Title: History is All You Left Me
Author: Adam Silvera
Genre: YA Contemporary
Rating: 4 out of 5 stars
Purchase: Amazon | Barnes & Noble
When Griffin’s first love and ex-boyfriend, Theo, dies in a drowning accident, his universe implodes. Even though Theo had moved to California for college and started seeing Jackson, Griffin never doubted Theo would come back to him when the time was right. But now, the future he’s been imagining for himself has gone far off course.
To make things worse, the only person who truly understands his heartache is Jackson. But no matter how much they open up to each other, Griffin’s downward spiral continues. He’s losing himself in his obsessive compulsions and destructive choices, and the secrets he’s been keeping are tearing him apart.
If Griffin is ever to rebuild his future, he must first confront his history, every last heartbreaking piece in the puzzle of his life.
If you are looking for an author that will break your heart, look no further than Adam Silvera. I loved his first novel, and this was no different. It was wholly complex, sad, but in the end hopeful and so lovely.
This book is told non-linearly, which took me a bit to get used to, but was a great decision for this book. Adam does it so well, so there's no confusion. I do love Adam's writing, although it can get a bit dense at times. But it really draws you into the story and doesn't let you go.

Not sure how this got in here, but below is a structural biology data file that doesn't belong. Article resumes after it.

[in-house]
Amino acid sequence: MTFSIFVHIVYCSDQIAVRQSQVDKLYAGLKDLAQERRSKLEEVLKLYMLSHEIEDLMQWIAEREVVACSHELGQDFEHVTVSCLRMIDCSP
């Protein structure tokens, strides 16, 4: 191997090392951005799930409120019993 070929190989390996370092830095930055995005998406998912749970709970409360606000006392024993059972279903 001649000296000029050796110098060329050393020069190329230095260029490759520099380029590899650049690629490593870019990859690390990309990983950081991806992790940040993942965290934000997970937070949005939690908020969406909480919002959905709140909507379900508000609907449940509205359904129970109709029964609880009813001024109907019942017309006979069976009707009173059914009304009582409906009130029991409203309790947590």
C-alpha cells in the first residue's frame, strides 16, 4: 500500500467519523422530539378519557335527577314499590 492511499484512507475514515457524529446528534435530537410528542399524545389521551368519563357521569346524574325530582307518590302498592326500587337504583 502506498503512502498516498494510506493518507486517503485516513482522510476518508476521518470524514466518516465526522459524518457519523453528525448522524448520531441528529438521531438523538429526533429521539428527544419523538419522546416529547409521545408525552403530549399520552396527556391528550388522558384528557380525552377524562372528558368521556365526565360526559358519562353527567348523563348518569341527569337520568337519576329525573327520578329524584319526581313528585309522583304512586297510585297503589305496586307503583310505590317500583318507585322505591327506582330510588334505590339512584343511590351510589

Griffin is grieving the death of his best friend/ex-boyfriend. I think this is a subject that doesn't get tackled much in YA, and I am so glad Adam did. Griffin is just trying to figure out how to move forward when life no longer looks like anything he imagined. All of the characters were written very vividly, very real. They acted the way grieving teenagers might act. Sure, they made some terrible decisions from time to time, but we really get into Griffin's head and understand where he's coming from.
Griffin also struggles with OCD, and this was handled very well. We got to see a bit into Griffin's head and understand what it is like for someone who struggles with OCD. So often anxiety is just another plot point, turned on and off when it suits the story, so I was very glad to see accurate representation.
This was another great story from Adam Silvera, and I can't wait to read whatever he has for us next.
Website | Twitter | Instagram | Tumblr | Goodreads